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Editorial Advisory Board and List of Reviewers
Table of Contents
Kwaku Addo Sakyi-Addo
Lloyd G. Adu Amoah
Lloyd G. Adu Amoah
Chapter 1
Kajsa Hallberg Adu
This chapter offers a critical examination of the “collaborative development model” (UNESCO, 2005) or the Knowledge Societies discourse. By... Sample PDF
What is the Opposite of a Knowledge Society?
Chapter 2
John Bosco Mayiga
In 2006, the International Telecommunication Union resolved on a digital terrestrial broadcasting plan to migrate all television broadcasting... Sample PDF
Digital Television and its (Dys)Functions in Africa
Chapter 3
Lord C. Mawuko-Yevugah
Over the past few years, Information and Communications Technologies (ICTs) have been promoted by Western development agencies in Africa and other... Sample PDF
ICTs and the (Re)Production of Development Knowledge in Africa
Chapter 4
Owais Hassan Shaikh, Yifat Nahmias
This chapter highlights the current developments in the area of intellectual property having direct consequence for the prospects of Africa's... Sample PDF
Doing It Different: Shaping African Knowledge Society under the Influence of Bilateral Intellectual Property Standards
Chapter 5
Stephen E. Armah
This chapter investigates the possibility of anti-competitive behavior in the Ghana telecommunication sector and determines exploratorily if there... Sample PDF
Ensuring Competition in the Telecommunication Business Environment in Ghana: How Relevant is the Enactment of an Anti-Trust Law?
Chapter 6
Sean Clark
The solution to the fragility and instability that accompanied Africa's newly independent states was widely seen as the adoption of strong... Sample PDF
Blogging under Behemoth: Does Communications Technology Make African Politics More Competitive?
Chapter 7
Lloyd G. Adu Amoah
The growing penetration of mobile telephony in Africa reflects arguably the continent's increasing embeddedness into the concourses of the... Sample PDF
The Rise of Telcos and Africa's Knowledge Society: What Have Telchambs Got to Do With It?
Chapter 8
Nathaniel O. Agola
Knowledge use in socio-economic activities is a critical determinant of the divide between countries and regions into low-productivity-low-wage and... Sample PDF
Creating Knowledge Society for Economic and Social Growth in Africa: The Ten Fundamental Pillars
Chapter 9
Charles Conteh, Greg Smith
Governments worldwide, including those in Africa, are embracing the promises and prospects of electronic service delivery (or e-government). In... Sample PDF
Towards an Interactive E-Government System in Sub-Saharan Africa: Prospects and Challenges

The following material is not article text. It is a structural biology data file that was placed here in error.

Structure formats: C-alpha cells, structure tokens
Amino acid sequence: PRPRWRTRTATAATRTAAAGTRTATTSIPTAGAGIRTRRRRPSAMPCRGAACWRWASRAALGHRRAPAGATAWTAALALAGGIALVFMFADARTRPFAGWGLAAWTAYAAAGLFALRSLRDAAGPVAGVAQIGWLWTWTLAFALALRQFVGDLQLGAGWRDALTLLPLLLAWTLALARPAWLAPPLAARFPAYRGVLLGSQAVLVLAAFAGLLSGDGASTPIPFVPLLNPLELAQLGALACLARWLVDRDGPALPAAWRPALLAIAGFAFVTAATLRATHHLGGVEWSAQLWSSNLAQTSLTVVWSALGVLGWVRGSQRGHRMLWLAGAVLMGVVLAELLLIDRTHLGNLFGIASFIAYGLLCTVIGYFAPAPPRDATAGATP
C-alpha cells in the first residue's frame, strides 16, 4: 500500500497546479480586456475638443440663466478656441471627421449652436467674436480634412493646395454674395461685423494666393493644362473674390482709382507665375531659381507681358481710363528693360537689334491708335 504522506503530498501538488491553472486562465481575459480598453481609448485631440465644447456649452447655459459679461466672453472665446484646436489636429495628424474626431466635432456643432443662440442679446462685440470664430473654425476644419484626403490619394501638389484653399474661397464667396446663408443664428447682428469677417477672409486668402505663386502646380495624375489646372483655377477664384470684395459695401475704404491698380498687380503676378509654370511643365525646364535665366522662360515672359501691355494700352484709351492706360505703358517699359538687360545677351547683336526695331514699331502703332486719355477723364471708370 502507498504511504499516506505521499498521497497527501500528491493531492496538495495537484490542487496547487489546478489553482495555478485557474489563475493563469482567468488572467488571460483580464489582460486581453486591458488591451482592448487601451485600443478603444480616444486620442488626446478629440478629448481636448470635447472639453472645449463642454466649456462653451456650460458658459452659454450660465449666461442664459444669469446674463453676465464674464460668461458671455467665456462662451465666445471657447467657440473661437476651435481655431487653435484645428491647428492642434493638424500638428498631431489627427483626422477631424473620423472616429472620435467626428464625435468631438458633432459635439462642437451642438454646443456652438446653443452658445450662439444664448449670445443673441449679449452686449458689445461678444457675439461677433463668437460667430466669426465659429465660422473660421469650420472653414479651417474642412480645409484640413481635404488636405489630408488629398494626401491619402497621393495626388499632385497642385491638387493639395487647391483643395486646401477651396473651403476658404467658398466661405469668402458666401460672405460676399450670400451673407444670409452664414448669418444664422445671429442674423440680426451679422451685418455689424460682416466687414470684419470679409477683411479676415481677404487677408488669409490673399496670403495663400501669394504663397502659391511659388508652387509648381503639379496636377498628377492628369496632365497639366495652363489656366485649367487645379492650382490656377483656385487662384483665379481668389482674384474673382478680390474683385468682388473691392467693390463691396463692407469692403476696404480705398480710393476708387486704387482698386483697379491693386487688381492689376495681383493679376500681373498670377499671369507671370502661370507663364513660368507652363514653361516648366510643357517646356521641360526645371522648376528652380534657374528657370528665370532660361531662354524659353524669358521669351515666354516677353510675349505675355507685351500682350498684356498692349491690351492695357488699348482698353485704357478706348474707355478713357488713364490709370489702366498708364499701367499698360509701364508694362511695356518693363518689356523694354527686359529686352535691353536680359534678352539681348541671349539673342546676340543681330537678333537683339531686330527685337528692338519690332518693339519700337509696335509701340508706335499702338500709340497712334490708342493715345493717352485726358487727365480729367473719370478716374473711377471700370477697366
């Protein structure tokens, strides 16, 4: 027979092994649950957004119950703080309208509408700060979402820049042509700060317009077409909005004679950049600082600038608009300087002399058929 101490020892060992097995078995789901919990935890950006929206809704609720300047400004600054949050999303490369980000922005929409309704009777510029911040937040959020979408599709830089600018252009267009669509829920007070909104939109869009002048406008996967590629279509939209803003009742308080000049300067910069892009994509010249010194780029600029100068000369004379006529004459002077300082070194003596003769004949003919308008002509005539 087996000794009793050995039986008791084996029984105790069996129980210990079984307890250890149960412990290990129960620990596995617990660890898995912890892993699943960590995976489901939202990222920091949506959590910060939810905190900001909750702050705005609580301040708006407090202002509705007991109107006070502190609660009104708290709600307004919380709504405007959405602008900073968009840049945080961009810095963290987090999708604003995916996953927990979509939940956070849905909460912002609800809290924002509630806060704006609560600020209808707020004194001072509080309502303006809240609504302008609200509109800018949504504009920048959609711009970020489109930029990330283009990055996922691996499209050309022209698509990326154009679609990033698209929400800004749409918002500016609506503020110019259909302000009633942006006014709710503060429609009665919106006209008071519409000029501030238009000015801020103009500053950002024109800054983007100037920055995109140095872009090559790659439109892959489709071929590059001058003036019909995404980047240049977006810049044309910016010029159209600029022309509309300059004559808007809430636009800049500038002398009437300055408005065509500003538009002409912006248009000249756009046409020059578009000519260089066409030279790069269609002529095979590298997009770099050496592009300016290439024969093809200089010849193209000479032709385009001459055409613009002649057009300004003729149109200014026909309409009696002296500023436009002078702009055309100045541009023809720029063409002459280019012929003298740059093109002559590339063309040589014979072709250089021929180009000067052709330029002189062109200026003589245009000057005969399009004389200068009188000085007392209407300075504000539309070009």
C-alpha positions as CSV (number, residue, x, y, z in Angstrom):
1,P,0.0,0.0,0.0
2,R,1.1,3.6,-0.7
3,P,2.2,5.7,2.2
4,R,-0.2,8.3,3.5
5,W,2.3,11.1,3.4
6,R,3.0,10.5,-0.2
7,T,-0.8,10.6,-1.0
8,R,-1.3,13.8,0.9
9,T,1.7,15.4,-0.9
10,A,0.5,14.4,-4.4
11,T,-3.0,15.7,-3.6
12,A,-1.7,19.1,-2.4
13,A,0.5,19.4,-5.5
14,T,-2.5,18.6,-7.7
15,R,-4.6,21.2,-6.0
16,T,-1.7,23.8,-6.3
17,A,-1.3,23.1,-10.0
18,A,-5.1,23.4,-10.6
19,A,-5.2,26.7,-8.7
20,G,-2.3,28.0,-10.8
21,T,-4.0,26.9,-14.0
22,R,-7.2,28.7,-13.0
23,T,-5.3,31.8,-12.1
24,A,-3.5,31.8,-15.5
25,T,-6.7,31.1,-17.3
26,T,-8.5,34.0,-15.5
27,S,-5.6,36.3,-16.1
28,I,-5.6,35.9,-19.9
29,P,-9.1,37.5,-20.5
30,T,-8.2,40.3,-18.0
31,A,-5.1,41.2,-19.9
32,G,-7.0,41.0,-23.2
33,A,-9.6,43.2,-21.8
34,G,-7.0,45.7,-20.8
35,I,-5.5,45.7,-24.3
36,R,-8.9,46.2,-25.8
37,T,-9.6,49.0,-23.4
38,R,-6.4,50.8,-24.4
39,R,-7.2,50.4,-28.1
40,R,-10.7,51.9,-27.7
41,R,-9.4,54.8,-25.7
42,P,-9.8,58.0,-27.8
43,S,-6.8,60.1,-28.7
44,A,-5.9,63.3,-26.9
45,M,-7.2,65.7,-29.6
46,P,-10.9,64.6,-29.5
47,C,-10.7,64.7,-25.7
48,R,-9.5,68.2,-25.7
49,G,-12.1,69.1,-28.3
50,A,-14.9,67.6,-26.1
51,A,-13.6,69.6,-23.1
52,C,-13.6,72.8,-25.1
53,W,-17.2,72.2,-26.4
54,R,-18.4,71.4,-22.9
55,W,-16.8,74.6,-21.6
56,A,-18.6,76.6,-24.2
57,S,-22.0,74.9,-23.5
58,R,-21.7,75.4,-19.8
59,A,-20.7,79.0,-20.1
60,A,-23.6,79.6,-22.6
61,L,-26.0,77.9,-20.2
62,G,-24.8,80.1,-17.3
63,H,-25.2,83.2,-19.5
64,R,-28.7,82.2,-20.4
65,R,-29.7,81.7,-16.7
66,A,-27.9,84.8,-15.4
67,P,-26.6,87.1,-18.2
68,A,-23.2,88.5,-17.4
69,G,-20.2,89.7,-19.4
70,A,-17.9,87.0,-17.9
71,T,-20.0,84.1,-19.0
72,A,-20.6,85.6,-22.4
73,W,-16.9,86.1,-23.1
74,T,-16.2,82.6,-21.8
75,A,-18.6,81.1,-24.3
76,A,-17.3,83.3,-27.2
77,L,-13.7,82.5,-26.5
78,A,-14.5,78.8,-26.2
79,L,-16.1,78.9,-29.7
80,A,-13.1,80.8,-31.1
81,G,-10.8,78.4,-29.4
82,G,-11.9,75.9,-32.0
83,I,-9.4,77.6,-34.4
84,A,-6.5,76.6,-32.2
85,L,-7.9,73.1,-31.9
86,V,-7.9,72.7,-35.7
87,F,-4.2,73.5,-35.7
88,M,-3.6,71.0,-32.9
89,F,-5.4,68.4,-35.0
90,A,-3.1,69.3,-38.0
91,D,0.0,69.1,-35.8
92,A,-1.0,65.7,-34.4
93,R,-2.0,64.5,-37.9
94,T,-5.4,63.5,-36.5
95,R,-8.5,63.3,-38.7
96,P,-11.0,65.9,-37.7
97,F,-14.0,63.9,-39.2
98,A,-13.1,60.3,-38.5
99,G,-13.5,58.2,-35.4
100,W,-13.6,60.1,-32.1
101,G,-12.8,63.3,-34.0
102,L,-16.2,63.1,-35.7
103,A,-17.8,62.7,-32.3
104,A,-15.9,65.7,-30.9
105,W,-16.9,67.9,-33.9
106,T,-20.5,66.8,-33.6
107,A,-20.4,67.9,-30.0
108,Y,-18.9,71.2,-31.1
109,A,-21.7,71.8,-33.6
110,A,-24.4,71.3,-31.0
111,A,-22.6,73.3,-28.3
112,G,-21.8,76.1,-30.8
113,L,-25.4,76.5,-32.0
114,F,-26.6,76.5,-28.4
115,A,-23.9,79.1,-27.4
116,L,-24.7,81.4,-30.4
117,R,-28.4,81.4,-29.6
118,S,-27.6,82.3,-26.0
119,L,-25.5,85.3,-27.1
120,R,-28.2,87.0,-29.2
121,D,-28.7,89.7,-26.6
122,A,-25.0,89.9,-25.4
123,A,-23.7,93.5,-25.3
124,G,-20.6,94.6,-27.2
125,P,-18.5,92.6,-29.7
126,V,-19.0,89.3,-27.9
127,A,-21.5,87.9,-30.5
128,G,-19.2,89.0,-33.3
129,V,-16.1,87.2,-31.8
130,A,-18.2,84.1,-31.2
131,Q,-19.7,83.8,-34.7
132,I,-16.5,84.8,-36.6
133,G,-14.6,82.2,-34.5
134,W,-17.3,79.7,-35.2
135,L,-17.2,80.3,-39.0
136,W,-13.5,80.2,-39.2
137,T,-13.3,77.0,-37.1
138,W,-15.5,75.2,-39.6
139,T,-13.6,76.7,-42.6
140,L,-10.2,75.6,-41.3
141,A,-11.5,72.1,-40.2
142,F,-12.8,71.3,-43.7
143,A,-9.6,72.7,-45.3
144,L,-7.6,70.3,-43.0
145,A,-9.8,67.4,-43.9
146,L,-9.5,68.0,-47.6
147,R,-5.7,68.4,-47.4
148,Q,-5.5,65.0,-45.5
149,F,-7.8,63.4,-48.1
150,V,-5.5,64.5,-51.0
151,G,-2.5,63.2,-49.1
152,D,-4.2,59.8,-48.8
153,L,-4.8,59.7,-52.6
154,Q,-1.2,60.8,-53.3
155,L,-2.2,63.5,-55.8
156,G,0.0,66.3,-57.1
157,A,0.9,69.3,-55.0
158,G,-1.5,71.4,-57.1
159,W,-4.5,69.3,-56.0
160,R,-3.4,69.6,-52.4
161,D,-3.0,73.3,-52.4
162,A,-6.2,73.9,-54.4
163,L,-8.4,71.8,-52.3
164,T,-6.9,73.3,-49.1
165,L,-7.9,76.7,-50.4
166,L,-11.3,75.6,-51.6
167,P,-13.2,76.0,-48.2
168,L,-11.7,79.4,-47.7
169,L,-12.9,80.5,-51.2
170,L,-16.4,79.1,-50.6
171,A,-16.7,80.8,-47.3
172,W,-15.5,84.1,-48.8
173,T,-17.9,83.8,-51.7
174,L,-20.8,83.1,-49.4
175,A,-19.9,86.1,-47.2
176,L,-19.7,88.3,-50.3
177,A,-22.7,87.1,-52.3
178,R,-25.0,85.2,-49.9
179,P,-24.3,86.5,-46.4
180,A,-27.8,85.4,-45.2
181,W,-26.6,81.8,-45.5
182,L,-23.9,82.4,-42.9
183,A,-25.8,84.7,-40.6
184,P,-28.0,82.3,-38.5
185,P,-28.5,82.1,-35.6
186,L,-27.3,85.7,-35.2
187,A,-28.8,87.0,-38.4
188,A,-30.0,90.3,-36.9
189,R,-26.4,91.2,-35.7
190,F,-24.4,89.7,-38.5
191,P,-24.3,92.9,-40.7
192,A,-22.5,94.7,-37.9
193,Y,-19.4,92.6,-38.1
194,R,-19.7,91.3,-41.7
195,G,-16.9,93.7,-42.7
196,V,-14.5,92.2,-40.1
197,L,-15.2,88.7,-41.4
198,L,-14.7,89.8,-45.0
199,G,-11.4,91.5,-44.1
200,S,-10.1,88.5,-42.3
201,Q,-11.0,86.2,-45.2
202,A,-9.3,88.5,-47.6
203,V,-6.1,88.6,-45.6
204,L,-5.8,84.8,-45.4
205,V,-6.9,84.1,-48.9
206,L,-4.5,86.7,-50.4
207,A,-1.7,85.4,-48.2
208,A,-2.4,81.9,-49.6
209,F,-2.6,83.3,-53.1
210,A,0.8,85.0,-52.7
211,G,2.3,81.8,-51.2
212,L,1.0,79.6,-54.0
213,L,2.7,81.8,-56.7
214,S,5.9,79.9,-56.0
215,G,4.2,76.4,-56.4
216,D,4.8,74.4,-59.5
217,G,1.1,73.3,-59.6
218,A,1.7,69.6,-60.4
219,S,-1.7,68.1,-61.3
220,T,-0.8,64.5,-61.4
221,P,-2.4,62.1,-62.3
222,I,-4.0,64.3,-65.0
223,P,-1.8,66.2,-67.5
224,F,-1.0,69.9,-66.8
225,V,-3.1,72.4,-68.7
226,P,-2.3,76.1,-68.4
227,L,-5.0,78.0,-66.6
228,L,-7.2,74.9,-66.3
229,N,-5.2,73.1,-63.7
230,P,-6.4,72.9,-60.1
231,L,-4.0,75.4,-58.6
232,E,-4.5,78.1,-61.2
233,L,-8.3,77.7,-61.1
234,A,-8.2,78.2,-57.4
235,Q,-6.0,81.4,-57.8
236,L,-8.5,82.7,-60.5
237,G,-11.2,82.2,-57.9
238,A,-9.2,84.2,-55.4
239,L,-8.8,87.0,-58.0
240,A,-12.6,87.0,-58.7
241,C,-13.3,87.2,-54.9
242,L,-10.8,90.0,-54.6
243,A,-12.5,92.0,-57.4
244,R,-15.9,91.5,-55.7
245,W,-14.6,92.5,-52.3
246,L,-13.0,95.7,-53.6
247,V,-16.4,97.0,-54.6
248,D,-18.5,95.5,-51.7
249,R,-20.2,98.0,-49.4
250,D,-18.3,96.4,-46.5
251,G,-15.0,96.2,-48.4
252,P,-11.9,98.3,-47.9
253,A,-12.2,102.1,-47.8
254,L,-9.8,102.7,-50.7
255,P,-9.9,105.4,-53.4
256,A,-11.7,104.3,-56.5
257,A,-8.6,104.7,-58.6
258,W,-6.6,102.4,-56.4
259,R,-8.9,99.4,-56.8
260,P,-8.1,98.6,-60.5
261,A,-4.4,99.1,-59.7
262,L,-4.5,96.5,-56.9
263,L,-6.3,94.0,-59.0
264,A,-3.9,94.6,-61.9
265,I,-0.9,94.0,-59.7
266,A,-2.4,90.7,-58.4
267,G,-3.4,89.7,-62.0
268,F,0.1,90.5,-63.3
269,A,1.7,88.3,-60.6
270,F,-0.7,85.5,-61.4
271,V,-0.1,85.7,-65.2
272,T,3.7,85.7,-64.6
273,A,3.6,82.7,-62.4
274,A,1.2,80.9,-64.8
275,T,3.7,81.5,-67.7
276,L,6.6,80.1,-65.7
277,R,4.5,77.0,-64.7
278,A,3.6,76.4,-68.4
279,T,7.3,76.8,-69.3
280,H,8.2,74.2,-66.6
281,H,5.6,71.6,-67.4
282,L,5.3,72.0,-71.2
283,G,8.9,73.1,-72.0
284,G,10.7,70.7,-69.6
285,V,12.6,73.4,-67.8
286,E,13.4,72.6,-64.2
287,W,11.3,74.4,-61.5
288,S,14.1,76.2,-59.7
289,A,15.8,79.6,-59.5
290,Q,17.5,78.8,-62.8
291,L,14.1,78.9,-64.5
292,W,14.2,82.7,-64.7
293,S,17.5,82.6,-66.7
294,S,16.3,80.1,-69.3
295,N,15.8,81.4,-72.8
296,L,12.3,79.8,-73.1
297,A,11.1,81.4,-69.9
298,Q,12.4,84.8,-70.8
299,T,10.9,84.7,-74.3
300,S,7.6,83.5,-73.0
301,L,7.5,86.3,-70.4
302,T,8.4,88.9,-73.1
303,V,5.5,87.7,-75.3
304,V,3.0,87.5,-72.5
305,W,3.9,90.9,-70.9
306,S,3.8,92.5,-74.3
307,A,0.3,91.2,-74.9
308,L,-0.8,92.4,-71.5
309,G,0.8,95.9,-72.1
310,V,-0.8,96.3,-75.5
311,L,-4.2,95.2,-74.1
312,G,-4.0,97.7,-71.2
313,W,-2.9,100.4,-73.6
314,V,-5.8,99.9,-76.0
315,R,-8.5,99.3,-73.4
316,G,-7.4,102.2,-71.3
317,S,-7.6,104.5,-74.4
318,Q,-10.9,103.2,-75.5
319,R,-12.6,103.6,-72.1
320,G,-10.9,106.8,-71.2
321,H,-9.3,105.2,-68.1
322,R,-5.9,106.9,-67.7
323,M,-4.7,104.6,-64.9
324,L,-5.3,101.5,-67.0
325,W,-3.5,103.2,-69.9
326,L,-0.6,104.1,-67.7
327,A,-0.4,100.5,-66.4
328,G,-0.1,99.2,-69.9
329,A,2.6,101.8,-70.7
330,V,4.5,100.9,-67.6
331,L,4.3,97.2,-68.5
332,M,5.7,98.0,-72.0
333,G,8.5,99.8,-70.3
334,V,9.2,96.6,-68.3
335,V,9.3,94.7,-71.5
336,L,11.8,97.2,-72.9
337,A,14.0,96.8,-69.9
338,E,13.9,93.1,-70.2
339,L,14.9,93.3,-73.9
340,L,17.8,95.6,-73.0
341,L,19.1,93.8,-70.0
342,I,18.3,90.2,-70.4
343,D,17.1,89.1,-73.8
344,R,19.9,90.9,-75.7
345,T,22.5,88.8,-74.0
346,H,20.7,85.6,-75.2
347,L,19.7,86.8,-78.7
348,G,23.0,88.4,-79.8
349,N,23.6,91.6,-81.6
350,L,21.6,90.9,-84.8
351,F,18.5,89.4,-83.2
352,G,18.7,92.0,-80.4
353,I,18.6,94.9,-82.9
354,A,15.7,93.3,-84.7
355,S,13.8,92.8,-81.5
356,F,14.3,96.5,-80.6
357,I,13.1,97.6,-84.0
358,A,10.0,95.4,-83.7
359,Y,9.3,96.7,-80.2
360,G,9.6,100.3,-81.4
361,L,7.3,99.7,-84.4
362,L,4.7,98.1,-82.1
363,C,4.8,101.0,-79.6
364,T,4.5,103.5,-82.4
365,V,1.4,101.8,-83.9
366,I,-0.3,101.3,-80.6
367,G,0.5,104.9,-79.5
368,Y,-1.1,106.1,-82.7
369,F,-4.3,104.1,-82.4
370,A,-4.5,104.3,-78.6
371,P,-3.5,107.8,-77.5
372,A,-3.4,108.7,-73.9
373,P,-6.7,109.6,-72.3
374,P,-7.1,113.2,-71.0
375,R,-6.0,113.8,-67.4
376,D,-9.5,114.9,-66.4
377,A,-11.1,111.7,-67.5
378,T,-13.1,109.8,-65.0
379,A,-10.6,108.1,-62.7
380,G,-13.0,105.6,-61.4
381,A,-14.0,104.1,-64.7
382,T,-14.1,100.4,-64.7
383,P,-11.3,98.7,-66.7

Chapter 10
Paul Ankomah, Trent Larson
Ghana is continuously exploring new development models to generate economic growth and enhance the life of her citizens. Tourism has been identified... Sample PDF
ICT and Skills Transfer: The Case for Diaspora Involvement in Tourism Development in Ghana
Chapter 11
Chantal Philips, Wulystan P. Mtega, Arja Vainio-Mattila
Social, economic, and cultural factors are known to influence the knowledge sharing process between governments and rural communities. There is... Sample PDF
Knowledge Sharing between Local Government and Rural Remote Communities in Tanzania: Technology Strategies and Cultural Practice Can Work Together
Chapter 12
Marwa Soudi
The world is approaching a third industrial revolution. This is forcefully reflected in the phenomenal advancement in the robotics field. In order... Sample PDF
Robotics Education in Africa: Africa Compete
Chapter 13
Cedric Pierre-Louis
This chapter interrogates the migration process from Analog to Digital Terrestrial Television occurring in Rwanda, which has, since May 2013... Sample PDF
Rwanda Leapfrogs into Digital Broadcasting Migration: Challenges and Opportunities
Chapter 14
Li Wengang, Chen Yulai, Guo Jia
Since the Reform and Opening up in the late 1970s, China has been seeking an innovation-driven knowledge society. In the past decade, the central... Sample PDF
Constructing the Knowledge Society: China's Experience
Chapter 15
Yejoo Kim
The focus of this chapter is on exploring the possibilities available to African countries that wish to construct and enable m-government. The... Sample PDF
Exploring the Development of M-Government: Case Studies of Korea and Kenya's Mobile Banking Sector
Chapter 16
Olga Rataj
Following a comprehensive description of the Corporate Social Responsibility (CSR) policies implemented by Huawei—the leading multinational Chinese... Sample PDF
Huawei's ICT Investments in Africa: Analysis of the Influence of the Company's Corporate Social Responsibility (CSR) Policies on the Emergence of the Continent's Knowledge Society
About the Contributors